Do you enjoy camping so much, you wish it could be a full-time job? Well, it can be (sort of) when you volunteer to be a state park campground host.
Hosts serve as “live-in” ambassadors for a campground. In exchange for a free campsite, the volunteer host takes on certain responsibilities. Although the specific job duties of a campground host vary from park to park, and state to state, here are the basics of what you need to know if you’re thinking about being a state park campground host.
Clear your schedule (seriously)
First, you need to have some free time on your hands. Perhaps you are retired, working a job that entails long stretches of time off, or simply independently wealthy and living the dream. At least one of those should be true if you hope to be a state park campground host, because the gig typically stretches from one to six months.
Be ready to roll up your sleeves!
What these 30 days to 6 months will be spent doing depends on the park and the state, but one thing is certain: it’s not just a free, relaxing, carefree stay at the parks! (But wouldn’t that be nice?) Generally, hosts are expected to set an example to other campers by being model campers, following the rules and regulations, and demonstrating exemplary housekeeping practices.
That’s not all! Being a campground host involves more than just being on your best camper behavior and showing the other visitors how it’s done. Parks can require anywhere from 20 to 40 hours of work a week! (Remember when we said camping could sort of be a full-time job?) Common host duties include offering visitor information, explaining rules and regulations, distributing brochures and maps, collecting fees, performing emergency repairs, staffing museums, stores, and visitor centers, conducting light maintenance, working on park projects, helping with general housekeeping, and keeping park staff in the loop.
If that sounds like a lot of work, you may be interested in hosting with your better half. Couples can usually split the required workload, and surely 10 hours a week sounds a lot sweeter than 20 when you consider the benefits.
The trade off
You may be wondering why anyone would sign up for such a hefty responsibility. As it is with most jobs, there are some perks involved! The first and foremost perk is free camping. While you’re hosting, you’ll get to camp at the state park free of charge. The free goodies don’t stop there. Pet fees and usage fees for park amenities (such as rentals, boating, swimming, etc.) are often reduced or waived. Some hosts who serve for an extra lengthy amount of time may even be offered a cabin.While those are some of the material benefits to being a state park campground host, let’s not forget another very important perk: providing a useful service! Your time spent hosting will allow you to help countless campers in need, and help to maintain the park campgrounds that we all love so much.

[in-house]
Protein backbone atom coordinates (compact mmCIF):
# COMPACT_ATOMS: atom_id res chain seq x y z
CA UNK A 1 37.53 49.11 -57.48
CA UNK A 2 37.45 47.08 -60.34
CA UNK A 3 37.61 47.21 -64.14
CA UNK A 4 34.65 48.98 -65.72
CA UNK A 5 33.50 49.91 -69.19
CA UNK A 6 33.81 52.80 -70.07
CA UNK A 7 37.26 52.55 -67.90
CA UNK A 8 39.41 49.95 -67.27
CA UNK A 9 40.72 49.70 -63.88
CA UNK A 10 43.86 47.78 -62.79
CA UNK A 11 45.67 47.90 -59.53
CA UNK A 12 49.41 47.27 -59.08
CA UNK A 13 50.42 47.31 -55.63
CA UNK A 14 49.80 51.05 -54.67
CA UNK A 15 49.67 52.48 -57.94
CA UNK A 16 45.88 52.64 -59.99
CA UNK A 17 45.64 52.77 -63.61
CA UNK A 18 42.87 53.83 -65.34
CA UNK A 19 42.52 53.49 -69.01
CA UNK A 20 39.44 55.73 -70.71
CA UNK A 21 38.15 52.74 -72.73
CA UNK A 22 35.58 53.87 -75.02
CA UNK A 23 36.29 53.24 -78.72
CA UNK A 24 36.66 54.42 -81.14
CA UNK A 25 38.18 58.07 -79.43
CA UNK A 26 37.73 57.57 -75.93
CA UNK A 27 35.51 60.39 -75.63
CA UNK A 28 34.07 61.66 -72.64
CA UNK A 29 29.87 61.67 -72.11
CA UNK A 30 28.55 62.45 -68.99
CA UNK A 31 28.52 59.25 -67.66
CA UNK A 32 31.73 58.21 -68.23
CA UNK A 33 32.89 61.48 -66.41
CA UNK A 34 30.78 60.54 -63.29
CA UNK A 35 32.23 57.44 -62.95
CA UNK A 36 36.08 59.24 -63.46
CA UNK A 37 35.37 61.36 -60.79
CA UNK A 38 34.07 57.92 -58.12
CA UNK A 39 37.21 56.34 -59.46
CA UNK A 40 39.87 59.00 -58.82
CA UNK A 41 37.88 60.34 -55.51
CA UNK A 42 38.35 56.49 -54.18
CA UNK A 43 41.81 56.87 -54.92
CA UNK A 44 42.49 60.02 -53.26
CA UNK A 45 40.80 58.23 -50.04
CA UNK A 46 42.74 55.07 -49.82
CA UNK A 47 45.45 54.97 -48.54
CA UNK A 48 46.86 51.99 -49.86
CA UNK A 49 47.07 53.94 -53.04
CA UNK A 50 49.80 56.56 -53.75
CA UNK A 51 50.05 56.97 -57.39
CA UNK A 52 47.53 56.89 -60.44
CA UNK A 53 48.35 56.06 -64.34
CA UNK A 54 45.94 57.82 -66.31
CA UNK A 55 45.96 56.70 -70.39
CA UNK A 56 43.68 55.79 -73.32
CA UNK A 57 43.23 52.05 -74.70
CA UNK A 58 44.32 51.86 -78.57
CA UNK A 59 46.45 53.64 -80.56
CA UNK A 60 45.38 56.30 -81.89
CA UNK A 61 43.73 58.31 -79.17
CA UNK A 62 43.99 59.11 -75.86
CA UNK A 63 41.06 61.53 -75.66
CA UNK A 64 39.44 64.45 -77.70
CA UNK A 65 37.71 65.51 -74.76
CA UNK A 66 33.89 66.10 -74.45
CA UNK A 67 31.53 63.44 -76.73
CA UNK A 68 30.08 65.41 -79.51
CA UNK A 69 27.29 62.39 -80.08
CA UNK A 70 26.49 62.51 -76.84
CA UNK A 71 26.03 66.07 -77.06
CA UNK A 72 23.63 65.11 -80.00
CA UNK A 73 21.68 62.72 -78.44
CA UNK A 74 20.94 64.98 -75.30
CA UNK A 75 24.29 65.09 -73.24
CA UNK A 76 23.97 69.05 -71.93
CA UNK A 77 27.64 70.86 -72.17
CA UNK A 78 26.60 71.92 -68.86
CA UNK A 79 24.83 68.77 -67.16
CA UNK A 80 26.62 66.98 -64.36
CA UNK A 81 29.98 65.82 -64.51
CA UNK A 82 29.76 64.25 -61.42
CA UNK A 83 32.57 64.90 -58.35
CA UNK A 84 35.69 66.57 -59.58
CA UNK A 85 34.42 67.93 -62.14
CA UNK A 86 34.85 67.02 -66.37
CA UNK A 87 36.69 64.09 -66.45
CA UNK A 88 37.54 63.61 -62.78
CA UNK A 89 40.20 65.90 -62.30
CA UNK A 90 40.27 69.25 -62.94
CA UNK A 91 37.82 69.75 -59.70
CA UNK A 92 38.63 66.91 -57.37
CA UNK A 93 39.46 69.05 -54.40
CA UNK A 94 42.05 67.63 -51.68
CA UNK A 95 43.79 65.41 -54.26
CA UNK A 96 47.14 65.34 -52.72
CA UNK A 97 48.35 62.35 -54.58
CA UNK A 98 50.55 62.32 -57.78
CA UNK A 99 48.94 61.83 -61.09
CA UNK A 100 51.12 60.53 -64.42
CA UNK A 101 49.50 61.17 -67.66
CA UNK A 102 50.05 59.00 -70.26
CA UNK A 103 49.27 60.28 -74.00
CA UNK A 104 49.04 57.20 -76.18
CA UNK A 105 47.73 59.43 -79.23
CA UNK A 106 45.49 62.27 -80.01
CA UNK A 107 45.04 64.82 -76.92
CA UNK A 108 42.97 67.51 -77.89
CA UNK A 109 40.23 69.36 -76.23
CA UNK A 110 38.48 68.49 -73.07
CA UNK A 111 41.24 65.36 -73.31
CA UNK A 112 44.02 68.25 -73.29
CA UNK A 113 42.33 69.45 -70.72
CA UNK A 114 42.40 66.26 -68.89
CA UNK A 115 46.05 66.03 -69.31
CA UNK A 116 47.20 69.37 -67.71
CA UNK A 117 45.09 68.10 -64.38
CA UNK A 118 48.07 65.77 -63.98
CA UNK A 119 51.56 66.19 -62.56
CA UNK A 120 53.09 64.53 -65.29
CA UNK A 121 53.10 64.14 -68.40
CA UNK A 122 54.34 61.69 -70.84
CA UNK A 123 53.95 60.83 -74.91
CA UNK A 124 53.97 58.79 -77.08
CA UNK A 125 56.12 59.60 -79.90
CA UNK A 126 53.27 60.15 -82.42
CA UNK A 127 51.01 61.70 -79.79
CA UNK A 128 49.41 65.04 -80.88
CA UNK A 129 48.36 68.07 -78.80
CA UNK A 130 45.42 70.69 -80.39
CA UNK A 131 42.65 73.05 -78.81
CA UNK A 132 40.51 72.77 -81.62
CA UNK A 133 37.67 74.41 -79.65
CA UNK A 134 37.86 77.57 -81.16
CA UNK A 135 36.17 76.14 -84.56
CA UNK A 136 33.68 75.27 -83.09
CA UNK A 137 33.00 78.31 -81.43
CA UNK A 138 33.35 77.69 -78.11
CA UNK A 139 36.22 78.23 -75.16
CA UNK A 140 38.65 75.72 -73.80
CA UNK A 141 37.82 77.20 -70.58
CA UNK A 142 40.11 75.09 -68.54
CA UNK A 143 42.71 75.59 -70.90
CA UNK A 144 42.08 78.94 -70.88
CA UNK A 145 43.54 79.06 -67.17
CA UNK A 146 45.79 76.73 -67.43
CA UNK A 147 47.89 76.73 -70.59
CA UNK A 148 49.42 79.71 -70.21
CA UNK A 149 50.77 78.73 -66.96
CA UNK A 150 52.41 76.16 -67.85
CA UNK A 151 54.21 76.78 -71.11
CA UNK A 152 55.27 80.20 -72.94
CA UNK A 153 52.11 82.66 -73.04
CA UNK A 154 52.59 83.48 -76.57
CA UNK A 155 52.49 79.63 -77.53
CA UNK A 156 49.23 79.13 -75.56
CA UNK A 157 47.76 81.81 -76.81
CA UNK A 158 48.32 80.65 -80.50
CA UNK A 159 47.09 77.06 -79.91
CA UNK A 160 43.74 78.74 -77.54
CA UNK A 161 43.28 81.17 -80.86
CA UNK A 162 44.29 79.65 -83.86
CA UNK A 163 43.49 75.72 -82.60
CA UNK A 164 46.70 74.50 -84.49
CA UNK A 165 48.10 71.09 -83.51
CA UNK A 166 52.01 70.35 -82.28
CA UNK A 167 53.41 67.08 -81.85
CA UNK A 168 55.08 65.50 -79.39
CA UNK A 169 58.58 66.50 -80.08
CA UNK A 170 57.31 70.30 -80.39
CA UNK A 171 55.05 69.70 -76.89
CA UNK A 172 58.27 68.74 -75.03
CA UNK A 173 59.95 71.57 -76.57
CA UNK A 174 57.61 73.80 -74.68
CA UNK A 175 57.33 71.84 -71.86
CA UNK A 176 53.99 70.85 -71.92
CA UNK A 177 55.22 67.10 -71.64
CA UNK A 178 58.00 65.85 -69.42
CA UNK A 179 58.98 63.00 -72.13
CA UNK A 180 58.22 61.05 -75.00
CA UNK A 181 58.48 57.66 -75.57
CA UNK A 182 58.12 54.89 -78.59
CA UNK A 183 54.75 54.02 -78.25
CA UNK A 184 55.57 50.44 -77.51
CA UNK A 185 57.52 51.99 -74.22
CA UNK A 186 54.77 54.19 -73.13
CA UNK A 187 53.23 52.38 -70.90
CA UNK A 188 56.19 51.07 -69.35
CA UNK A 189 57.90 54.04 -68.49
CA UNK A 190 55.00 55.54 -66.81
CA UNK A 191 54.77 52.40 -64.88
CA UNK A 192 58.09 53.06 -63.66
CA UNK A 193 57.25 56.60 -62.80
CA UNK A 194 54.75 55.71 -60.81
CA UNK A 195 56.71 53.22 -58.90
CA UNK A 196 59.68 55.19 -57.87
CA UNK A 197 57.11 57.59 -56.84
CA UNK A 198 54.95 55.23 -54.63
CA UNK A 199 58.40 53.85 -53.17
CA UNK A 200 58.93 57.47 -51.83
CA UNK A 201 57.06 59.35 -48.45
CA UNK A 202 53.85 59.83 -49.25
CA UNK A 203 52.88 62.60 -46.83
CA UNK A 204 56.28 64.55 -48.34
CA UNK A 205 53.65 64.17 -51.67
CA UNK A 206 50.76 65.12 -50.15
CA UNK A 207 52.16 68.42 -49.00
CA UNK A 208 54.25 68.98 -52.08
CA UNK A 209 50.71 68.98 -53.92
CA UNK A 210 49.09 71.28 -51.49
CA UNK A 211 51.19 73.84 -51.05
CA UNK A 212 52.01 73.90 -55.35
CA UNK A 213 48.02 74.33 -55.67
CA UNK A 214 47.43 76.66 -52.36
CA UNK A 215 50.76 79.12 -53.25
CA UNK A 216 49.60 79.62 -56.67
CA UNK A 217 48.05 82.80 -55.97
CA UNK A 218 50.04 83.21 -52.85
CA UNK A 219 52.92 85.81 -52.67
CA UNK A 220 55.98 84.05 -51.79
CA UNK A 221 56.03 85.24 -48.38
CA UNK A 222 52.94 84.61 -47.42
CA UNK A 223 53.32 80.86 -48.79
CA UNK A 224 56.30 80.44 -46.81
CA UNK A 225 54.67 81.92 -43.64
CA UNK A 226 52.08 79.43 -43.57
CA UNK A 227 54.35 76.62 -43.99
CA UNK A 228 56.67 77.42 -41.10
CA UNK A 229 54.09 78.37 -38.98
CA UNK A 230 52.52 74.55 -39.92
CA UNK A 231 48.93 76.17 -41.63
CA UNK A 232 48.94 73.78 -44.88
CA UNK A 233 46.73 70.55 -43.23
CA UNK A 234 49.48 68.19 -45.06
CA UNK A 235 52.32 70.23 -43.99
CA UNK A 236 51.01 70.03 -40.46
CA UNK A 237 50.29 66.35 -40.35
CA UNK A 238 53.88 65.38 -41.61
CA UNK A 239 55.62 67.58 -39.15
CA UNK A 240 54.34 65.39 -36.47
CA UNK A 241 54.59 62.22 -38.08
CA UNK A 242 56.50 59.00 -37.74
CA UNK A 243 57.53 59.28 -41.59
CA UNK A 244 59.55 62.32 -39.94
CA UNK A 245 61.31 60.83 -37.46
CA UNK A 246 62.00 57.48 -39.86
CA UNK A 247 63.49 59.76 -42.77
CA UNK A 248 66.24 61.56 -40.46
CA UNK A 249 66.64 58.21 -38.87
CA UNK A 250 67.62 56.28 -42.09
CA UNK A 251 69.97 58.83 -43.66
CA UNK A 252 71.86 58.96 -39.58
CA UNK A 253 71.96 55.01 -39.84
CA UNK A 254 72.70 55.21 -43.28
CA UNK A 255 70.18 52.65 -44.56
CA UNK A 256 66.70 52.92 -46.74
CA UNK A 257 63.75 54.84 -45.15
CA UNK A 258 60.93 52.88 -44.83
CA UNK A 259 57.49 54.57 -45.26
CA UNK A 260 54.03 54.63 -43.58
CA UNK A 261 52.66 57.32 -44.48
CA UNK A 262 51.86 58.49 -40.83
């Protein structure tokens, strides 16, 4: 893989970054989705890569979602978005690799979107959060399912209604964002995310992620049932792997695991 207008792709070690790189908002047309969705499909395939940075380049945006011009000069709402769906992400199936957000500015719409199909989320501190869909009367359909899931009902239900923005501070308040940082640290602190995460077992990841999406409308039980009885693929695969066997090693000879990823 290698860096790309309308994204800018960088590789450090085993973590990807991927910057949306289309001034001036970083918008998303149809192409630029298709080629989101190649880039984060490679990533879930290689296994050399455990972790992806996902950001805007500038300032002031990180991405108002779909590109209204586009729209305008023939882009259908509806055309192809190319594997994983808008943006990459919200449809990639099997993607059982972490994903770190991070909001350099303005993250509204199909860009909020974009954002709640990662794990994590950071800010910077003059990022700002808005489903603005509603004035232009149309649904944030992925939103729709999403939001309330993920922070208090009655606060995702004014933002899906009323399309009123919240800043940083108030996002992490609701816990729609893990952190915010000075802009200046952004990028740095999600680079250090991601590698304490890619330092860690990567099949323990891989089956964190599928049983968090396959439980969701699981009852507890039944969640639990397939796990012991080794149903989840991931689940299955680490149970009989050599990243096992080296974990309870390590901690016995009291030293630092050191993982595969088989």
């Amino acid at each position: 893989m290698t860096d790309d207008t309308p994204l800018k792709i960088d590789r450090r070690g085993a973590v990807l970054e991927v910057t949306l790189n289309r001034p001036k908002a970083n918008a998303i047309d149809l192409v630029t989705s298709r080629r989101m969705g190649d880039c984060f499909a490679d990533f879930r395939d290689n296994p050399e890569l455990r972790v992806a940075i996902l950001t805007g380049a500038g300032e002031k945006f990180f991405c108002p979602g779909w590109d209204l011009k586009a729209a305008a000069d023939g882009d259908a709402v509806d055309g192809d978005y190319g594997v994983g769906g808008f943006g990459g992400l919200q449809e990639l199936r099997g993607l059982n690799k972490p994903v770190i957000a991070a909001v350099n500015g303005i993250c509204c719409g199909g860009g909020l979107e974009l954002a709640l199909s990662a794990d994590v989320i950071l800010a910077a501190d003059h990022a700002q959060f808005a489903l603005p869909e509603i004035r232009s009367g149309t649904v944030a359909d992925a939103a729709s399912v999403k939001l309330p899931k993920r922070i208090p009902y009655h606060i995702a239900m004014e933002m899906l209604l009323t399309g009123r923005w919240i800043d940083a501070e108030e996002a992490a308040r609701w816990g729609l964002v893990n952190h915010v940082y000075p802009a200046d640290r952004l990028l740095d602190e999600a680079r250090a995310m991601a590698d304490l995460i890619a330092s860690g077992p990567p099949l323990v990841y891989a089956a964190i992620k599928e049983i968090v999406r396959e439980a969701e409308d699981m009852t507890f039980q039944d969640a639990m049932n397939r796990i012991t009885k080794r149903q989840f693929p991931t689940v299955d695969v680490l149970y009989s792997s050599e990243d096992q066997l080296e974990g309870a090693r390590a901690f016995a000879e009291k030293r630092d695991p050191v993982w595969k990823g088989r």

Are you campground host material?
Aside from a willingness to volunteer to be a state park campground host, there are a few other things you should possess.
You have to be a people person, since the primary purpose of hosting is to help out your fellow campers and park staff. Campground hosts should be outgoing, helpful, and friendly. If you’re worried you might panic if someone asks you to help them with a flat, you might want to reconsider.Physical prowess is also a must. We don’t mean you have to be Fabio, but you should at least be physically capable of performing your hosting duties and working the required amount of time each day and week.
Oh, and you should also have camping equipment. While the state park will hook you up with a campsite, they typically don’t furnish it for you.
If you feel you’re a good fit for a campground hosting gig, contact your state park system to inquire about opportunities. Contact information for the state park systems can be found in your Pocket Ranger® app, which, by the way, can also give you the skinny on all of the state park campgrounds, so you can do your research beforehand.
Have you ever been a state park campground host? Leave a comment and let us know how it went!